“WHY?”

I said something about hatred, but there was really nothing I could say by way of explanation.  Far too many  lost their lives on July 22, 2011. And Anders Behring Breivik’s hateful, violent acts stole not just the future of scores of young people, but also the innocence of a peaceful nation.  Just as we demarcate contemporary US history as pre- and post-9/11, so for Norway is tjueandre juli (22 July).

Luckily for me as a parent, stories began quickly emerging about what happened on Utøya. Amazing stories of luck and bravery. Young people not much older than my own children who showed great presence of mind in an unthinkable situation.  Leadership and sacrifice.  These are stories – and there are many – that deserve more space than I have to give here.  But we followed these stories in the days and months following 22 July.  They gave us hope. They showed us that ordinary people – most of them still kids – could do extraordinary things.

There is much in our interactions with the world that we cannot control. We can control, however, how we act; how we REact to events and actions by others.  This is a lesson I strive to teach my children.  I don’t always provide a good role model, but Norwegian Prime Minister Jens Stoltenberg certainly did. I’ve been reading the speeches of Jens Stoltenberg this summer.  From the beginning, he encouraged Norwegians not to give way to fear and hate and prejudice. He urged Norwegians to react to the attacks of 22 July by being MORE welcoming to the outsider, to the foreigner. Invite him in for cake and coffee, the Prime Minister suggested.  Invite her to take a walk. Get to know one another.

When local elections were held in September 2011, fear was not used as a campaign tactic in Norway.  I showed my kids the AUF campaign materials which said, “This summer, our democracy was attacked.  The terrorist chose cowardice and ruthless violence over argument and political debate.  Our answer is not more violence, but more democracy.”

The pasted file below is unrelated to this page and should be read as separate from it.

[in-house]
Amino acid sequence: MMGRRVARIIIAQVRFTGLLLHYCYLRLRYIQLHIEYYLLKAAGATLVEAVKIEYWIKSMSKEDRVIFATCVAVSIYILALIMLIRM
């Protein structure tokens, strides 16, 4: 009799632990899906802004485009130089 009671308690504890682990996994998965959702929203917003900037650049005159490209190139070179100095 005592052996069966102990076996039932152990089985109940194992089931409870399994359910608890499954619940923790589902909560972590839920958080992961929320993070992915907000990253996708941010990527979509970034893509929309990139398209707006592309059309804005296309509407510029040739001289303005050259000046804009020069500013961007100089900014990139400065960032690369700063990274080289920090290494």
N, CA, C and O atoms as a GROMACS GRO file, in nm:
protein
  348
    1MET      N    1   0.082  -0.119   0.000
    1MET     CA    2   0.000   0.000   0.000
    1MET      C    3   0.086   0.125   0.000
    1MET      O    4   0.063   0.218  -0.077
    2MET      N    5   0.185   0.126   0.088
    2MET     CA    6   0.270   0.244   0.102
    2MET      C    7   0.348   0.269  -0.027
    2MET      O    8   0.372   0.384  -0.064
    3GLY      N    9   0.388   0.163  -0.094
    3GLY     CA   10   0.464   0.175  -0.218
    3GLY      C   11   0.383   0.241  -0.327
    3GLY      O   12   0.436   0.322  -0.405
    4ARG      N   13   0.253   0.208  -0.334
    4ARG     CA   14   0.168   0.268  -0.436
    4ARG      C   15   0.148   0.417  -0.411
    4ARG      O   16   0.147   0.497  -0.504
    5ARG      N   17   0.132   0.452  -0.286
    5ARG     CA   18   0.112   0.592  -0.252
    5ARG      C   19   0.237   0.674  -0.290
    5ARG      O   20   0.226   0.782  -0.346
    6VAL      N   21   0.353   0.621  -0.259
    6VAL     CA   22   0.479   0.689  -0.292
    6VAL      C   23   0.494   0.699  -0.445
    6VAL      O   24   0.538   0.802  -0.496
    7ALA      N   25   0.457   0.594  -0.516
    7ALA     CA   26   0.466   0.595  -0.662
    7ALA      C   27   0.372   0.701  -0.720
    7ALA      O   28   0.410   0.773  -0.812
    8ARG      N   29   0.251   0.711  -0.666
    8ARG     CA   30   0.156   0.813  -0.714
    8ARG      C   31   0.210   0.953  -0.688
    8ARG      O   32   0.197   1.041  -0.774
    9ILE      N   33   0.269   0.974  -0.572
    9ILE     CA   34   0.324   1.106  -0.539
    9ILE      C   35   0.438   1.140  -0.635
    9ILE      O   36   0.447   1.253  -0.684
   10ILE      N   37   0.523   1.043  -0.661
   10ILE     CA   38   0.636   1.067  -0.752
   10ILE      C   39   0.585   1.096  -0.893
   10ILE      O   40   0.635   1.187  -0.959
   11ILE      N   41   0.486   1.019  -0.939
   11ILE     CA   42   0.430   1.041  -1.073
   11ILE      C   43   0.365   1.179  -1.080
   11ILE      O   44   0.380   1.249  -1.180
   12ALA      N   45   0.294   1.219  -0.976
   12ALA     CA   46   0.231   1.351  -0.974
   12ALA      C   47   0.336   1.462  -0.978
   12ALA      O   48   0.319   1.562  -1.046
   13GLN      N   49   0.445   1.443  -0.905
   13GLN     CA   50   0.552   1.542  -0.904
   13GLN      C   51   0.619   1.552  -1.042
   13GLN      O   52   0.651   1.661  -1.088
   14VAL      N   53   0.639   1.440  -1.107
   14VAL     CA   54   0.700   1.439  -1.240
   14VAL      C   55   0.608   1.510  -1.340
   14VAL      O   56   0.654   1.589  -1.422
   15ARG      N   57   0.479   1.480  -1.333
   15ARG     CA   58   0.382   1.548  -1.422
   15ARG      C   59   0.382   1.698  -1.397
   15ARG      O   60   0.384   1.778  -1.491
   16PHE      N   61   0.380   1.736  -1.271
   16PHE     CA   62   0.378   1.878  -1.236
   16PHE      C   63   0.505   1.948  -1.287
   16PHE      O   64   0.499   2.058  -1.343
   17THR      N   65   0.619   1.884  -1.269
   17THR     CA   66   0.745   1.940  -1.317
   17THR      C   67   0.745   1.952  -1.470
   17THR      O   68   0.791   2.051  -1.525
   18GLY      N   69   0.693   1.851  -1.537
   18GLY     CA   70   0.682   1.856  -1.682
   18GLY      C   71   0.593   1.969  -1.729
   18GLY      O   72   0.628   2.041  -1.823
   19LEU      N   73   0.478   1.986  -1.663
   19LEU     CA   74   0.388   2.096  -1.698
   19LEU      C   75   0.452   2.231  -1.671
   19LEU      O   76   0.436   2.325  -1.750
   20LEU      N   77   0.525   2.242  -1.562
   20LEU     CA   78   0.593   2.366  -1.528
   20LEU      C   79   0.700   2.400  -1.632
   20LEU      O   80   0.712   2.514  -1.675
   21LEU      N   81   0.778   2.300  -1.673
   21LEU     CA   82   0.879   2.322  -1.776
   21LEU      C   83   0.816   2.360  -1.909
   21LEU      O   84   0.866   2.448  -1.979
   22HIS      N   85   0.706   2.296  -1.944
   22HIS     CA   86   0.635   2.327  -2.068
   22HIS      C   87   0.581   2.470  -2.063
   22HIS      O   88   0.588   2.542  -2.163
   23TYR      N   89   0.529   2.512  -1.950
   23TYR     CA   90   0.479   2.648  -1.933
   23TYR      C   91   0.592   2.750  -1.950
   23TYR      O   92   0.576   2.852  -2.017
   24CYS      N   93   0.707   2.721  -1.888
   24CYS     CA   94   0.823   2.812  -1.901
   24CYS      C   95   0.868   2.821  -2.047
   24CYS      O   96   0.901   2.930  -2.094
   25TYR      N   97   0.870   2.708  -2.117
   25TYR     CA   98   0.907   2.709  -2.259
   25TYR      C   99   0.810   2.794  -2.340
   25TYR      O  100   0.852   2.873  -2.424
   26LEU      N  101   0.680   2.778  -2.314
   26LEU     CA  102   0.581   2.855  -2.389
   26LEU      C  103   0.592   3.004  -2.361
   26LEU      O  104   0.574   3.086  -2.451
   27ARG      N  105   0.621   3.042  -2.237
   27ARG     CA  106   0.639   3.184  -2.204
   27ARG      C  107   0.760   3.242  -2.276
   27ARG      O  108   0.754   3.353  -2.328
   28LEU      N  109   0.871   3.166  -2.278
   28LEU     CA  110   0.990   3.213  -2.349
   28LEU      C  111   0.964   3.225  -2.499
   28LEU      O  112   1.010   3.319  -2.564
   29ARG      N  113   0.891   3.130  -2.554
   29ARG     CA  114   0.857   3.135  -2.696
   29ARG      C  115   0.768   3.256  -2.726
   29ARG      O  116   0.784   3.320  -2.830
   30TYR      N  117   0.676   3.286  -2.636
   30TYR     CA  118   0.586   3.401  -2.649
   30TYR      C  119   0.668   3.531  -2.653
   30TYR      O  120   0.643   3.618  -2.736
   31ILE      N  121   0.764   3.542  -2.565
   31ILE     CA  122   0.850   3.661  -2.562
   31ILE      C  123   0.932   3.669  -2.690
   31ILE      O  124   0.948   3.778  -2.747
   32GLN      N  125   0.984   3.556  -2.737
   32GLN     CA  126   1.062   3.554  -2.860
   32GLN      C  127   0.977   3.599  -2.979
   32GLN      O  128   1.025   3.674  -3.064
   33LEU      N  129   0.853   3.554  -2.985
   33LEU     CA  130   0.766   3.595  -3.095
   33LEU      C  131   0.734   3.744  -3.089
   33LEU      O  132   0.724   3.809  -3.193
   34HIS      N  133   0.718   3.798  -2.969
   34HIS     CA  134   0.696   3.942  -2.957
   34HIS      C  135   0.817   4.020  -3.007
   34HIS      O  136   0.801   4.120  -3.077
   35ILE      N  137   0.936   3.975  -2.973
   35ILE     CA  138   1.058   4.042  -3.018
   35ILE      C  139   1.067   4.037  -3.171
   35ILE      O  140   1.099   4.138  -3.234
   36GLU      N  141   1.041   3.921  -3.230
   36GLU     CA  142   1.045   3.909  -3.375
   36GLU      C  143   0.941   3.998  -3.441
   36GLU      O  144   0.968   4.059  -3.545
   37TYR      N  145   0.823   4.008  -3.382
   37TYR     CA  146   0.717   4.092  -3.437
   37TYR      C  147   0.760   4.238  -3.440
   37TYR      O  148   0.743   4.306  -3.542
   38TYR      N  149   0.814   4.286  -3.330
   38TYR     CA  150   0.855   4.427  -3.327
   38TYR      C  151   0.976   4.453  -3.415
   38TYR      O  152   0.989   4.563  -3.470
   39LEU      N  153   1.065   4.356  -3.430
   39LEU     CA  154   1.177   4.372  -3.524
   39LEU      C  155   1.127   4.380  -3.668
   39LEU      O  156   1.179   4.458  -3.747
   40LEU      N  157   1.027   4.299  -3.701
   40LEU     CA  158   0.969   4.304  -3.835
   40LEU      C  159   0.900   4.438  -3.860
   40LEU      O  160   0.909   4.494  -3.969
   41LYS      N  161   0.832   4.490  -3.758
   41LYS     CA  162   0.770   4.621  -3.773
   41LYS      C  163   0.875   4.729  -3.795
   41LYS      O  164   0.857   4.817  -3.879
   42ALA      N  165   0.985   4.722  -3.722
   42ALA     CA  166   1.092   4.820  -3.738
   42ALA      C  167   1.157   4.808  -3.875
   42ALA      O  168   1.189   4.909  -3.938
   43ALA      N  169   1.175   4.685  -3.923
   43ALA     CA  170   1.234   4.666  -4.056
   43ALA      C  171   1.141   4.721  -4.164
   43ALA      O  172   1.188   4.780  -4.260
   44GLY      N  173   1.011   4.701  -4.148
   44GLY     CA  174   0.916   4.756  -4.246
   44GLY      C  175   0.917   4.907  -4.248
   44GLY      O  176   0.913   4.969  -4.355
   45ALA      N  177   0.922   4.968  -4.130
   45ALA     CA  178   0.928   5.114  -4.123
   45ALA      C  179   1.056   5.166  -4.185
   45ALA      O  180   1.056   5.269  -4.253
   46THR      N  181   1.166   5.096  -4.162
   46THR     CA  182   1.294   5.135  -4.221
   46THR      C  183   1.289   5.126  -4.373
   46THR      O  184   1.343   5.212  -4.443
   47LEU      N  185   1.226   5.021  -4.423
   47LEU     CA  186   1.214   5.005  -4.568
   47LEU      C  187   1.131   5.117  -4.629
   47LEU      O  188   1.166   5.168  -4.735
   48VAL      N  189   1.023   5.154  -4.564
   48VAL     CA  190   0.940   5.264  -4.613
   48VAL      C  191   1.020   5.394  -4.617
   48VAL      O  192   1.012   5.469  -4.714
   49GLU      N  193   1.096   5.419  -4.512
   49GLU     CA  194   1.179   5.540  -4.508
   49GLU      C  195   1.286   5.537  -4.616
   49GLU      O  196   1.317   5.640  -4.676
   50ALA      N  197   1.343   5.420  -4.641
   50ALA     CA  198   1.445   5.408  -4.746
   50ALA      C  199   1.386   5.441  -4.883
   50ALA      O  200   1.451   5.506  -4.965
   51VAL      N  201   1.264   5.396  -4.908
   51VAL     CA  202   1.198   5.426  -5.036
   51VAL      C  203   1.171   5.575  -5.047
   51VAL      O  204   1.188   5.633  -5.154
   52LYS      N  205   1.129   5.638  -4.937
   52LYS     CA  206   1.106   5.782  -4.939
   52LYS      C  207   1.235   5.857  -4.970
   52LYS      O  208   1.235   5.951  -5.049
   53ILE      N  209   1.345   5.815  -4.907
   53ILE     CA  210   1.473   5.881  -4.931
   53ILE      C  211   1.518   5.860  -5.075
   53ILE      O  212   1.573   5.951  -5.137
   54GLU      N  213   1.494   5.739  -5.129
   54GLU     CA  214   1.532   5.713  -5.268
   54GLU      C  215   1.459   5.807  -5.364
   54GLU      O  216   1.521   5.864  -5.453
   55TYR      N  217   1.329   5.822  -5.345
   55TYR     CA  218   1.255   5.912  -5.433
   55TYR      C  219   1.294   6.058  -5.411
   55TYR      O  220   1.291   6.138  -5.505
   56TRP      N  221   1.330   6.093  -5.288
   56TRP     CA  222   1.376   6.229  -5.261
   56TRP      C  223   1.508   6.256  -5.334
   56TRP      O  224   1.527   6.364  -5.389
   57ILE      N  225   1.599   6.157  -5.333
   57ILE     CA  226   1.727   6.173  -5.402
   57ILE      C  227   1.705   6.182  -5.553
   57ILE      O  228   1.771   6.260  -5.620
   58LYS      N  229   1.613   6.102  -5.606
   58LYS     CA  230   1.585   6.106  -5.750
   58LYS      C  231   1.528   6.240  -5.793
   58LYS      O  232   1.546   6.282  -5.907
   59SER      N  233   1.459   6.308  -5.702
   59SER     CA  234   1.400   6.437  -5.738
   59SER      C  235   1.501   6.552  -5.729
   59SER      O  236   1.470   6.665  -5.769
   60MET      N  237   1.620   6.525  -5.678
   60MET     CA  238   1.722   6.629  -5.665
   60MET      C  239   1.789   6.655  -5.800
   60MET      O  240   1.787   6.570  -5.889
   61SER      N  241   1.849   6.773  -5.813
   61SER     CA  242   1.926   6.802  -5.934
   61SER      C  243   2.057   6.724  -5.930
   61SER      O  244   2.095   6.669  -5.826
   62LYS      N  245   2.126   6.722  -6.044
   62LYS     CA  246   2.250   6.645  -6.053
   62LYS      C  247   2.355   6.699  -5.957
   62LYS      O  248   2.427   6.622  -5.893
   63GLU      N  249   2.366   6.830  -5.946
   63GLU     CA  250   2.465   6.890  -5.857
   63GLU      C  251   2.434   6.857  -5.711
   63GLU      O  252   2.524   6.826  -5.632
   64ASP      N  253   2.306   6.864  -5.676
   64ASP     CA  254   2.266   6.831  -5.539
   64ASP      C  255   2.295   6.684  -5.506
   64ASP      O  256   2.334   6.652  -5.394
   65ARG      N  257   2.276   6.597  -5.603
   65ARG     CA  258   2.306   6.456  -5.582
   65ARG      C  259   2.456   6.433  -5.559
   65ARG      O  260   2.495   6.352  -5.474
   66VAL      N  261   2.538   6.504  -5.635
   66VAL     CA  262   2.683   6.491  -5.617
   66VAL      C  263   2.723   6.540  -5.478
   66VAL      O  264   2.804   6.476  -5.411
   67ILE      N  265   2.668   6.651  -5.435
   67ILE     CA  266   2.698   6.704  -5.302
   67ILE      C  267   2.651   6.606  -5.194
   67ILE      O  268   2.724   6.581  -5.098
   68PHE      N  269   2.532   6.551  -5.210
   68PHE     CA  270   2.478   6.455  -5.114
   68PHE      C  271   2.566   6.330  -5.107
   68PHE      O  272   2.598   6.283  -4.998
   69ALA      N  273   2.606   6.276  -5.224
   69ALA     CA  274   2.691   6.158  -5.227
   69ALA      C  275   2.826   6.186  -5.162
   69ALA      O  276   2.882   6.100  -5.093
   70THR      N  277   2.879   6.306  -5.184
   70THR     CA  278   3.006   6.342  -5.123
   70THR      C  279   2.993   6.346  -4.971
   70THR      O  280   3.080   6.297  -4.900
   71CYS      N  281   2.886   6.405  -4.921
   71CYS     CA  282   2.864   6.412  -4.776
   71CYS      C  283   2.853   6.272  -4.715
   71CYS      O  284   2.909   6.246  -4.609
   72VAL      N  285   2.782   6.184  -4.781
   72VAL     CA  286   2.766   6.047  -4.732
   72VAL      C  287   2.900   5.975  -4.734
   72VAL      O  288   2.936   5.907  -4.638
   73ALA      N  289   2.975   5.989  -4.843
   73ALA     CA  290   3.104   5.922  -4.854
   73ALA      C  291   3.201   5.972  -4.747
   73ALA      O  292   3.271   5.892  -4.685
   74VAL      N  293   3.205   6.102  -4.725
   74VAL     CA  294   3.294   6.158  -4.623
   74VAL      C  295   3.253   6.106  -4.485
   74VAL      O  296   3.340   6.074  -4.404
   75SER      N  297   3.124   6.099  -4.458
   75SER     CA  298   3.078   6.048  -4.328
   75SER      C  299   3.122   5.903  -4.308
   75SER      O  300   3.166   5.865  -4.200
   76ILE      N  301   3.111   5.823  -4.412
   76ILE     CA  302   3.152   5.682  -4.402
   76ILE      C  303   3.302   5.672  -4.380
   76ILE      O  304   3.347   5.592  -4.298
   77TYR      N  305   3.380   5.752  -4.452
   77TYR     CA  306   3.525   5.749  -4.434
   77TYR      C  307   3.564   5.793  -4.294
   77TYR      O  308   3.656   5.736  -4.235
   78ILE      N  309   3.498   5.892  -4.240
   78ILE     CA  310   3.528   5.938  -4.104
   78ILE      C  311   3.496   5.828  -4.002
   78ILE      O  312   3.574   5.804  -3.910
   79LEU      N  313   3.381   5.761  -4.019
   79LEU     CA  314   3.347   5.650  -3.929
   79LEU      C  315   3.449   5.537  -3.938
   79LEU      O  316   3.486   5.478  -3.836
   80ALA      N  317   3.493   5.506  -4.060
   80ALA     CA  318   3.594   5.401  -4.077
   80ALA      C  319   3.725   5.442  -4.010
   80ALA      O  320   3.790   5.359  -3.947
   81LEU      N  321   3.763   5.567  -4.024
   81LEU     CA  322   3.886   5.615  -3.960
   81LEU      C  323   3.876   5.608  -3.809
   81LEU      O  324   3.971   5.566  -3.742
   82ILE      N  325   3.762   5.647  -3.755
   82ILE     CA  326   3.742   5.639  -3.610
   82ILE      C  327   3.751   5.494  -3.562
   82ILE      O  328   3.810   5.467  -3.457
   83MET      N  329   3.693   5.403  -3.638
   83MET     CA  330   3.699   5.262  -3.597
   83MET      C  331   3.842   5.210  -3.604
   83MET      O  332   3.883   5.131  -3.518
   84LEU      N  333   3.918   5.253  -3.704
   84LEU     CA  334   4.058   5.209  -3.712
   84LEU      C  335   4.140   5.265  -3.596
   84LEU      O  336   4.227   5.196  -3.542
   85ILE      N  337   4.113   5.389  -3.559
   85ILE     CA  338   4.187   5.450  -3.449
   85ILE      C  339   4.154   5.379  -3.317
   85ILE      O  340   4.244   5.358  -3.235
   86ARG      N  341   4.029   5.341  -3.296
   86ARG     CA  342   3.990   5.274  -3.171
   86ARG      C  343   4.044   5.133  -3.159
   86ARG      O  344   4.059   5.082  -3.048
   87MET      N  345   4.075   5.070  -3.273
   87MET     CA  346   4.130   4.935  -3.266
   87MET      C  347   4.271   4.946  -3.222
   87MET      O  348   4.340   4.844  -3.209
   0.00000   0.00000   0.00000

“Our answer is MORE democracy – Vote Now!”

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I’ve heard people say that Norway’s response to July 22 was simplistic.  Idealistic. Naive. Maybe it wouldn’t work in other countries.  But if you doubt that words matter, let me tell you what happened after the trial of Anders Behring Breivik began on April 16, 2012.  Breivik had testified that a particular song, Barn av regnbuen (Children of the Rainbow) by well-loved Norwegian folk singer  Lillebjørn Nilsen, with its concept of living together in a multicultural Norway, was brainwashing children into supporting immigrants.  This is a song that Mr. Breivik, apparently, detests.

So, shortly thereafter, in a chilly spring rain in a square near the courthouse in Oslo, a crowd of more than 40,000 people joined Mr. Nilsen in singing Barn av regnbuen.  Many more were singing the song at the same time in smaller communities around the country. Norwegians throughout the country sang it as a form of protest against hatred. They sang it so loud that it could be heard in the courtroom.

Once again, I clicked on a link to a video from Oslo.  Together, my children and I watched this video.

Folksinger Lillebjørn Nilsen and a crowd of 40,000 sing Barn av regnbuen (Children of the Rainbow) at the trial of Anders Behring Breivik in Oslo (Source: NRK)

This is a song that I learned many years ago.  It is actually a Pete Seeger song called My Rainbow Race, translated into Norwegian by Lillebjørn Nilsen.   I did a rough translation of the lyrics of Barn av regnbuen in a blog post in April. The song’s title comes from the verse:

Sammen skal vi leve
hver søster og hver bror.
Små barn av regnbuen
og en frodig jord.

Together we will live
every sister and every brother.
Small children of the rainbow
and a flourishing world.

One night last week, I heard my now-10-year-old son singing in his bed.  He was singing Barna av regnbuen.  He sang the whole song, the refrain and every last verse.  And then he sang it again.

There will be many tributes on July 22, 2012.  Remembrances and roses to honor the innocents who lost their lives one year ago, the survivors who will never be the same again.  Add to them this tribute,  from a kid in a bunkbed half a world away.  A kid who, hopefully, has learned something from the tragedy of 22 July.